For non-adherent cells, the supernatant was collected and the flask was rinsed twice with 1 mL of cold PBS and the 2 resulting fractions pooled. The mixture was centrifuged (400× g, 10 min) to remove potential dead cells present in the supernatant. Nine hundred microliters of water were added to lyse the cells, followed by 2.1 mL of precooled MeOH (−20 °C) containing internal standard mixture (IS). The samples were then vortexed for 10 s and placed on ice for 90 min. A further centrifugation step at 20,000× g for 30 min at 4 °C yielded the protein pellet. The protein pellet is kept for further protein quantification (see below). The 3 mL of supernatant was divided into three 900 µL-aliquots. All resting supernatants were mixed to produce a QC and divided as 900 µL-aliquots. All Eppendorf tubes containing 900 µL of the mixture were evaporated under a nitrogen stream using a TurboVap instrument (Biotage) and then stored at −80 °C until analysis.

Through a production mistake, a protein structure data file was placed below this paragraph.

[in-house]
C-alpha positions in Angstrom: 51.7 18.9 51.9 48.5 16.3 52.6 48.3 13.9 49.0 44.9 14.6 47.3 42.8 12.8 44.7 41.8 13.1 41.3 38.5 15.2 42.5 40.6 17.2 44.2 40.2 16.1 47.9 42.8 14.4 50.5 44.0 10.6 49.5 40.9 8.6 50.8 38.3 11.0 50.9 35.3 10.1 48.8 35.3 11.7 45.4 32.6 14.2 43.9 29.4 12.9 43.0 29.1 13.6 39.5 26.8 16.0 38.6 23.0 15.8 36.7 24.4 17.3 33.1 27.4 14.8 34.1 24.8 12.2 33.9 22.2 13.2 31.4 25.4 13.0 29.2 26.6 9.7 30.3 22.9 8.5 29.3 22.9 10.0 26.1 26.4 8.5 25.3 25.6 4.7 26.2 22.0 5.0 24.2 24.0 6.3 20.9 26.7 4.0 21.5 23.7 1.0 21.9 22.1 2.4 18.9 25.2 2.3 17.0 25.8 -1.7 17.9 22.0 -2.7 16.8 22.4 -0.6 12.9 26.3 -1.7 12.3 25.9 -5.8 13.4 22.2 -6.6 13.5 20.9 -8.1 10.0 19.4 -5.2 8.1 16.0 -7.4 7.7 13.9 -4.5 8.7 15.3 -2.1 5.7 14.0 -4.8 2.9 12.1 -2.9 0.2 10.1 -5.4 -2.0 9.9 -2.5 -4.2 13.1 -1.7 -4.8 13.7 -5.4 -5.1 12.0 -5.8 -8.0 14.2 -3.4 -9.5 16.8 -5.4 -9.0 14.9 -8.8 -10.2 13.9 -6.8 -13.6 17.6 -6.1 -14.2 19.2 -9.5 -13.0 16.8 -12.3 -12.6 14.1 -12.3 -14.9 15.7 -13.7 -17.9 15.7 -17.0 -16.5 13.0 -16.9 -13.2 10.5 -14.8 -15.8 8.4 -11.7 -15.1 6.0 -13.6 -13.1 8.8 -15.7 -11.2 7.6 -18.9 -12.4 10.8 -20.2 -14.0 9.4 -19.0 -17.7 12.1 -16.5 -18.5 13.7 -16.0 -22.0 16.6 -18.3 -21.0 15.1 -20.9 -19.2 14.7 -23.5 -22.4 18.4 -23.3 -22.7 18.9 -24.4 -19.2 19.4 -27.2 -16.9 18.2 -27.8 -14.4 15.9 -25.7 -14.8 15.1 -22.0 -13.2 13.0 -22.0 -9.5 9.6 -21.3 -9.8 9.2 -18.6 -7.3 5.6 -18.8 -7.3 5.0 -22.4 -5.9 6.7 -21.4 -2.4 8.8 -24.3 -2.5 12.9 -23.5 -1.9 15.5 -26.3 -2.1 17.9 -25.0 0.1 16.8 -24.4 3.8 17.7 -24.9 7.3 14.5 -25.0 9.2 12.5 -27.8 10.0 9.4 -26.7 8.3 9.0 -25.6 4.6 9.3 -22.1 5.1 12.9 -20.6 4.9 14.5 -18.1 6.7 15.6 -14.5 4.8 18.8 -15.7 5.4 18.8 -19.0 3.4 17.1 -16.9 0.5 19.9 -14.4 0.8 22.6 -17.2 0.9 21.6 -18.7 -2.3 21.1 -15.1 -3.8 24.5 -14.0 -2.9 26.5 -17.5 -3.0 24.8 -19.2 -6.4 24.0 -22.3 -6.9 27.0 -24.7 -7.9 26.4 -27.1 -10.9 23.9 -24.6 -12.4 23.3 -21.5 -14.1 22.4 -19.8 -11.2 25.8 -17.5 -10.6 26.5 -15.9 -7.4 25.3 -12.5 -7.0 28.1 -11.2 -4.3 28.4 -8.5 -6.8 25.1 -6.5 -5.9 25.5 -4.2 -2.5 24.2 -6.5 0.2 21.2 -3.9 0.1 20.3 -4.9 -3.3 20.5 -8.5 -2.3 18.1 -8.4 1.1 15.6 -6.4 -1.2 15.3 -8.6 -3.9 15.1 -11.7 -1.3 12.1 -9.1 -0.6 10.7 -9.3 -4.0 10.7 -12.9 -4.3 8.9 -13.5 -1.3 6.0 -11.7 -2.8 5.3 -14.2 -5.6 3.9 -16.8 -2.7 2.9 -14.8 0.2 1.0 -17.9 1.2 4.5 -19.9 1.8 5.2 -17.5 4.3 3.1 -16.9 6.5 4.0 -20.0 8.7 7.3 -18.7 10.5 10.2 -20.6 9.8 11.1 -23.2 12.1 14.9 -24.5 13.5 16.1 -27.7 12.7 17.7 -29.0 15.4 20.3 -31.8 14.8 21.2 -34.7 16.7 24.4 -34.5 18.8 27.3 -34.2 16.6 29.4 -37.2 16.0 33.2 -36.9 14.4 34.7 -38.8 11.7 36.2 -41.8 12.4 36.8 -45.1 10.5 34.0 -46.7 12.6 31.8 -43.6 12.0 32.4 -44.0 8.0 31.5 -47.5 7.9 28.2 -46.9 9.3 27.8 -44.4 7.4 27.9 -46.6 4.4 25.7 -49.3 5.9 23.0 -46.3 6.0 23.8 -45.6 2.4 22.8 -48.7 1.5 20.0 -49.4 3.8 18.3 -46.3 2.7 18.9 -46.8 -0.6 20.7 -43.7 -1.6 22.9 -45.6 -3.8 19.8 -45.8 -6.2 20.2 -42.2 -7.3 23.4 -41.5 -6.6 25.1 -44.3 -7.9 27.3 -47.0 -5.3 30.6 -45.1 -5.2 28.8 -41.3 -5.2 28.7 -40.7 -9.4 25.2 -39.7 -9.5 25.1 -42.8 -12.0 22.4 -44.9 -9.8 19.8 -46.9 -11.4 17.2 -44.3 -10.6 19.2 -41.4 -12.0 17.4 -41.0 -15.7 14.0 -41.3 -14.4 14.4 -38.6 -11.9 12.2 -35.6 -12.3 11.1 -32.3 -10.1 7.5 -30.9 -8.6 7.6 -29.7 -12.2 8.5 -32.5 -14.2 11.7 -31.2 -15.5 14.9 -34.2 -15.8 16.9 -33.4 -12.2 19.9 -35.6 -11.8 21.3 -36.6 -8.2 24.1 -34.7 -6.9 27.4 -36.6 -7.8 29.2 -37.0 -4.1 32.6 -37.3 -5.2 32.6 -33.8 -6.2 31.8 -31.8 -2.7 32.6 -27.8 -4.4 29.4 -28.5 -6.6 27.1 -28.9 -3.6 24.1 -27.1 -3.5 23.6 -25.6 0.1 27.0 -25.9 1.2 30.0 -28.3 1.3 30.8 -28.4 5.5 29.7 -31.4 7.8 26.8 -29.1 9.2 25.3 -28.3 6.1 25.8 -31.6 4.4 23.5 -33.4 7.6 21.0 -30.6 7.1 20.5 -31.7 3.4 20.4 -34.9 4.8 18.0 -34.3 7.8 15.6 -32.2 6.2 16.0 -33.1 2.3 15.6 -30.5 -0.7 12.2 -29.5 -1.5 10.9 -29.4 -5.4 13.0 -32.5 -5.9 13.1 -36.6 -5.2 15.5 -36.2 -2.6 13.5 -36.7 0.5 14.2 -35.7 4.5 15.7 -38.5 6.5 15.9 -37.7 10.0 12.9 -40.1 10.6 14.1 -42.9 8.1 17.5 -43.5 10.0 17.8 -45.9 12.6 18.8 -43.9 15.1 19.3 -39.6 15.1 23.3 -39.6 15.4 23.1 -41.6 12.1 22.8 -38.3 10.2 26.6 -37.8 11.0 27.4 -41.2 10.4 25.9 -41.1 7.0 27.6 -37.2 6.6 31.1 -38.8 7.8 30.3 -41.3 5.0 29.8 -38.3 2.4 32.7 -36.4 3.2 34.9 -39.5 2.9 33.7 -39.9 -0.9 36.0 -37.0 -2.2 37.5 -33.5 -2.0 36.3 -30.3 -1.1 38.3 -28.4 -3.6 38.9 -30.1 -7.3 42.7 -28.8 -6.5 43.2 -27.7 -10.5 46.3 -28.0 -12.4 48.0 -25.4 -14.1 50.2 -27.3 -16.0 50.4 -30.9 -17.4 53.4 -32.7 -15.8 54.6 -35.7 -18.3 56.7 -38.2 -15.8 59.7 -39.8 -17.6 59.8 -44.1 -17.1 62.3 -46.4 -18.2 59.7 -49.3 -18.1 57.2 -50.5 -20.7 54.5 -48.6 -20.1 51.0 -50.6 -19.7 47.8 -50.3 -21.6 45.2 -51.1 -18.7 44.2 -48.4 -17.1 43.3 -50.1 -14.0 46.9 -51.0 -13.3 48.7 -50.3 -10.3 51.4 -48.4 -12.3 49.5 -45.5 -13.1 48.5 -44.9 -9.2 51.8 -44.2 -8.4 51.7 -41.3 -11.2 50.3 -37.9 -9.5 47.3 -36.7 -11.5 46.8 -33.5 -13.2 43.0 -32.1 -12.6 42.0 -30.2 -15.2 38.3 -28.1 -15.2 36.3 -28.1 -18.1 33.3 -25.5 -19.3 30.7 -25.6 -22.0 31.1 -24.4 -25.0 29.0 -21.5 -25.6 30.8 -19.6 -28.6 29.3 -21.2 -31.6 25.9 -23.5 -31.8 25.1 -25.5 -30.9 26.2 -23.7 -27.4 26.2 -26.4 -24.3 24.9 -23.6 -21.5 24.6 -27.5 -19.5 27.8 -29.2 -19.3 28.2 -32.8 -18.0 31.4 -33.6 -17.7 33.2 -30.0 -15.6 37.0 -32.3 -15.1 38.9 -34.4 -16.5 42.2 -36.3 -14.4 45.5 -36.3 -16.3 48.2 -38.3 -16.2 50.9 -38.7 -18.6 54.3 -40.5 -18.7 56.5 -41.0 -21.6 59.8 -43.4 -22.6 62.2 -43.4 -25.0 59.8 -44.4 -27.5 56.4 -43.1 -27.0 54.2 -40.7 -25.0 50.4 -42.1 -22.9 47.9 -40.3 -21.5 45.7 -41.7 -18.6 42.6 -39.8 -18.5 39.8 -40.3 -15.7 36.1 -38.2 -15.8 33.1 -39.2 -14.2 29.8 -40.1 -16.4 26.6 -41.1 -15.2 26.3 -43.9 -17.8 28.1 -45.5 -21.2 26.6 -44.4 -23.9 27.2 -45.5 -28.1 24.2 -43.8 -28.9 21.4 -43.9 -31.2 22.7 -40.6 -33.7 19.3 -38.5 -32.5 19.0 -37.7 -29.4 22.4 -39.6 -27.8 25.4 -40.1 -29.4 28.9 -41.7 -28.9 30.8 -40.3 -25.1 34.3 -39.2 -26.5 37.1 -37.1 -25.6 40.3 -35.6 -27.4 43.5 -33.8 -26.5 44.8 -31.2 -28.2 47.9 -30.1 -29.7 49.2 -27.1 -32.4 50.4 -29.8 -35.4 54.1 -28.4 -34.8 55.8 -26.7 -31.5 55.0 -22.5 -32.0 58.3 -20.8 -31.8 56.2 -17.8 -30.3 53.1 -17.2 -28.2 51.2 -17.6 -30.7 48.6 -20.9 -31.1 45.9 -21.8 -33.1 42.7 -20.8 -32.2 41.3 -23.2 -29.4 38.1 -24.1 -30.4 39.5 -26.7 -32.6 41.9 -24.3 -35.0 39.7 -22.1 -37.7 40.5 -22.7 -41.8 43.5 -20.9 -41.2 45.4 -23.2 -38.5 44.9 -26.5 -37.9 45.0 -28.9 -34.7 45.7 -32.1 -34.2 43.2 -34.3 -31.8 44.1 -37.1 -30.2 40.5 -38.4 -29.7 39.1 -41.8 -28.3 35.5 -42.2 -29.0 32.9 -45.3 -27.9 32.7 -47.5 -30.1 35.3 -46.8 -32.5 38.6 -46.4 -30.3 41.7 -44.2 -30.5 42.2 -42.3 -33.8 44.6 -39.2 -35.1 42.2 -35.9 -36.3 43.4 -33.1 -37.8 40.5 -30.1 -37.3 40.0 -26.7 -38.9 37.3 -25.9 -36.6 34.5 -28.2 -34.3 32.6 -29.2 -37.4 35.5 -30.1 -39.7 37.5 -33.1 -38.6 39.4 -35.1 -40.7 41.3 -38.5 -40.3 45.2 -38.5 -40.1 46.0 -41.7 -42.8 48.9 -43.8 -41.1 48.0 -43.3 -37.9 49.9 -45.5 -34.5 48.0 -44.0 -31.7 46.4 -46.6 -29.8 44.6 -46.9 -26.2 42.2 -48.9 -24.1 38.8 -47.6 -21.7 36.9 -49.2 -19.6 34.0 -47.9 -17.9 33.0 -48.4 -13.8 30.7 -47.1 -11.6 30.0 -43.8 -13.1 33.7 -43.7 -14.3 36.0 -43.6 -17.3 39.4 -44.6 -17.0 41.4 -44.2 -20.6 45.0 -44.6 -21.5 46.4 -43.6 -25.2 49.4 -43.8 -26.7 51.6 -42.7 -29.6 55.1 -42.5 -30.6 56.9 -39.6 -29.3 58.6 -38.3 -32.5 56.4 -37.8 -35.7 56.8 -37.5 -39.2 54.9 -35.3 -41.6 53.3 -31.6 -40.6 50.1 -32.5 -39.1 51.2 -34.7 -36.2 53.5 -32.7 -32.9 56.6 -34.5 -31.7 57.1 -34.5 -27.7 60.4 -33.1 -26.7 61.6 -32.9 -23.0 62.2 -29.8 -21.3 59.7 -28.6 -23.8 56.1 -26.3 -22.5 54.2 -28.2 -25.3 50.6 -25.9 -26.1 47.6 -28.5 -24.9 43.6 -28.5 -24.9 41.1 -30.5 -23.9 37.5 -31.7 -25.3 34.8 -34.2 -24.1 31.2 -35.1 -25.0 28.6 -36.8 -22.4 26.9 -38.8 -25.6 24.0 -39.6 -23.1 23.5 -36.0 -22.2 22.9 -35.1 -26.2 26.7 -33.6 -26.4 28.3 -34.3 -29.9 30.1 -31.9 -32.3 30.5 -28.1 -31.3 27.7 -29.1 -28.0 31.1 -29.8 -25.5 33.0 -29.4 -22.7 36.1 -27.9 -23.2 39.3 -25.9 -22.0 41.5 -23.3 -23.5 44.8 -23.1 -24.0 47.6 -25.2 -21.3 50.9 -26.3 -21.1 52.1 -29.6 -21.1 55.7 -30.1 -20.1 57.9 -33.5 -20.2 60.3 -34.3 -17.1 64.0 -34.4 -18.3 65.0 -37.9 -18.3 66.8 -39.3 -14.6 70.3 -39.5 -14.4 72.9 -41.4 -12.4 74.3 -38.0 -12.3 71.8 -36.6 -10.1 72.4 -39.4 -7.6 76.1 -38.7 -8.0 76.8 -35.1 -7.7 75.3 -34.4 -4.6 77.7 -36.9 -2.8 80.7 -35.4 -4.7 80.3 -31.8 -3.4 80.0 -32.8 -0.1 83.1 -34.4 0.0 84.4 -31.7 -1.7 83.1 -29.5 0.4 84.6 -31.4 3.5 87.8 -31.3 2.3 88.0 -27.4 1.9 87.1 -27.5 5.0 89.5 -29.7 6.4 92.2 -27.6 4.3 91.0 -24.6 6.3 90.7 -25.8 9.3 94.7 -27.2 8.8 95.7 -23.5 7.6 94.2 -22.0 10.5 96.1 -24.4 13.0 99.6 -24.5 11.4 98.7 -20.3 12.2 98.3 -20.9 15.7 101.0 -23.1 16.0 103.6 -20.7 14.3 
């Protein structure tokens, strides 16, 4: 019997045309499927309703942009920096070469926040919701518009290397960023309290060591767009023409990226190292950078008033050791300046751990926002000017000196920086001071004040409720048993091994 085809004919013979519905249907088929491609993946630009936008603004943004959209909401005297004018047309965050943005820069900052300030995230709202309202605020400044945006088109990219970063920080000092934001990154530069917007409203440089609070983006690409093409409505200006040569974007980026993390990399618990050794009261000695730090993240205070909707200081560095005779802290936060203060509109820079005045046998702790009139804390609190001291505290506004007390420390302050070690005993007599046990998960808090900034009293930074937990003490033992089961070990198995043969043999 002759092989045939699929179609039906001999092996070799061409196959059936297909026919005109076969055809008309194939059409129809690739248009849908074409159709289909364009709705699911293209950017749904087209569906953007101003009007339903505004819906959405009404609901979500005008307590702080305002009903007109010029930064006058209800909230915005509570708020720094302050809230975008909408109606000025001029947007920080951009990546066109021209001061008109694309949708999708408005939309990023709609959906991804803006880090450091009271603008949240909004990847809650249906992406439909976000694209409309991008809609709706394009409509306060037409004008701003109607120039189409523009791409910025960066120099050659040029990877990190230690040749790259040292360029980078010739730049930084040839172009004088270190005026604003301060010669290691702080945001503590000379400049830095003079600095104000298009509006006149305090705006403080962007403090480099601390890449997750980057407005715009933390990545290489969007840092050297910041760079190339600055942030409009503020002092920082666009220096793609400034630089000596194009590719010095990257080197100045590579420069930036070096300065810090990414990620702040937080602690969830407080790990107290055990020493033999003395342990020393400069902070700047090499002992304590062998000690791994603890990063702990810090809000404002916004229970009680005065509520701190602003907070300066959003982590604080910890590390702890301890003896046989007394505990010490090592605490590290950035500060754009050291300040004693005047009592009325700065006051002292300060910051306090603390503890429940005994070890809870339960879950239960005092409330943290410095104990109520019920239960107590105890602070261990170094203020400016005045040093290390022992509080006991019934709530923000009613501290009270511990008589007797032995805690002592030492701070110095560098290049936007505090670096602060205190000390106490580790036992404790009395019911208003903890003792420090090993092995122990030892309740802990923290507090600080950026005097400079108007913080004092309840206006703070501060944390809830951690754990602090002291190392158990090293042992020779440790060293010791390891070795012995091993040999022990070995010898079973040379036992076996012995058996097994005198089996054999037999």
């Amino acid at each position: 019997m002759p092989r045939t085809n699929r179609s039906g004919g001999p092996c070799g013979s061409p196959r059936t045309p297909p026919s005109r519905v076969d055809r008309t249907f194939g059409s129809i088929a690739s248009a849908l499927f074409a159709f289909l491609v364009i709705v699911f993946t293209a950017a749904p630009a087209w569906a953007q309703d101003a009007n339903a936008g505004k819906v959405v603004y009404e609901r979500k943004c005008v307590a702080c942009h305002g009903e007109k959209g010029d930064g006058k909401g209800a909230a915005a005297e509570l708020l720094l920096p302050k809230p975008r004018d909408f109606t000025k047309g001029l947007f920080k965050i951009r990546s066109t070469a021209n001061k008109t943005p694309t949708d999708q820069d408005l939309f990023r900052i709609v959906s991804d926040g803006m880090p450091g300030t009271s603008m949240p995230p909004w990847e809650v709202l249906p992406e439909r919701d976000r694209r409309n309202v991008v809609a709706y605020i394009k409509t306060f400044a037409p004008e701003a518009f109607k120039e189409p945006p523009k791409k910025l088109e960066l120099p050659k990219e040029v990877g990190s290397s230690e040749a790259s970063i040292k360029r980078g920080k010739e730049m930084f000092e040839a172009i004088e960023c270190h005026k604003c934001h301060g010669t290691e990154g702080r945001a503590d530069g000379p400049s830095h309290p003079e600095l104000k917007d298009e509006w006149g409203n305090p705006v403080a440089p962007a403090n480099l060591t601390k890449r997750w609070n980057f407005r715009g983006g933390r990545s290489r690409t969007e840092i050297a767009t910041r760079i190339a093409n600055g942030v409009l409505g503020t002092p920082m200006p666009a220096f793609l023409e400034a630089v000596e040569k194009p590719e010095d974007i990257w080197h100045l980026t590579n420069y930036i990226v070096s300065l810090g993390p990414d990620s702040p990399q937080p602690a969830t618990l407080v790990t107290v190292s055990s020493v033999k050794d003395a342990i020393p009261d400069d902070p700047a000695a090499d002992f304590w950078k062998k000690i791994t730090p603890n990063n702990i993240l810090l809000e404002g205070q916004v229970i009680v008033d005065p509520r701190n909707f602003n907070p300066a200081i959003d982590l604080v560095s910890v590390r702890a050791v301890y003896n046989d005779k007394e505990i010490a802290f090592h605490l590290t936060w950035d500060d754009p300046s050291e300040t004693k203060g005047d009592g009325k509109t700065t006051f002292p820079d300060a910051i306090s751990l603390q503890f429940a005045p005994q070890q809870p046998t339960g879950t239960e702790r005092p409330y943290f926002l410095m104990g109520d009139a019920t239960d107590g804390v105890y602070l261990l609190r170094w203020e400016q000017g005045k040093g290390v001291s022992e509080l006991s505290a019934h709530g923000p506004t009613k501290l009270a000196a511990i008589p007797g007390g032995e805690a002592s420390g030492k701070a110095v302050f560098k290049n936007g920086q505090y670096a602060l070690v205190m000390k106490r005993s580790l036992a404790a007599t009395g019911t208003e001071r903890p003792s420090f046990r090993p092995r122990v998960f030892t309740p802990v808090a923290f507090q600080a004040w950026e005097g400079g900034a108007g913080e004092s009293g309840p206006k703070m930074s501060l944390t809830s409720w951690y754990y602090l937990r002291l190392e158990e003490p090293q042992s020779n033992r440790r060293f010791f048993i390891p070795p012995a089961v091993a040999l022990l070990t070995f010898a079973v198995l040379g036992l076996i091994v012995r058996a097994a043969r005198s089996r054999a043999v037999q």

For adherent cells, the supernatant was removed, and the adherent cells were rinsed twice with pre-warmed PBS. One milliliter of MeOH/H2O+ IS (70:30, v/v) precooled at −20 °C was added directly to the flask and the cells were scraped off. This step was repeated three times. The 3 collections were pooled in the same tube and placed on ice for 90 min. Then the same steps as above described for non-adherent cells were applied.

2.5. Total Protein Quantification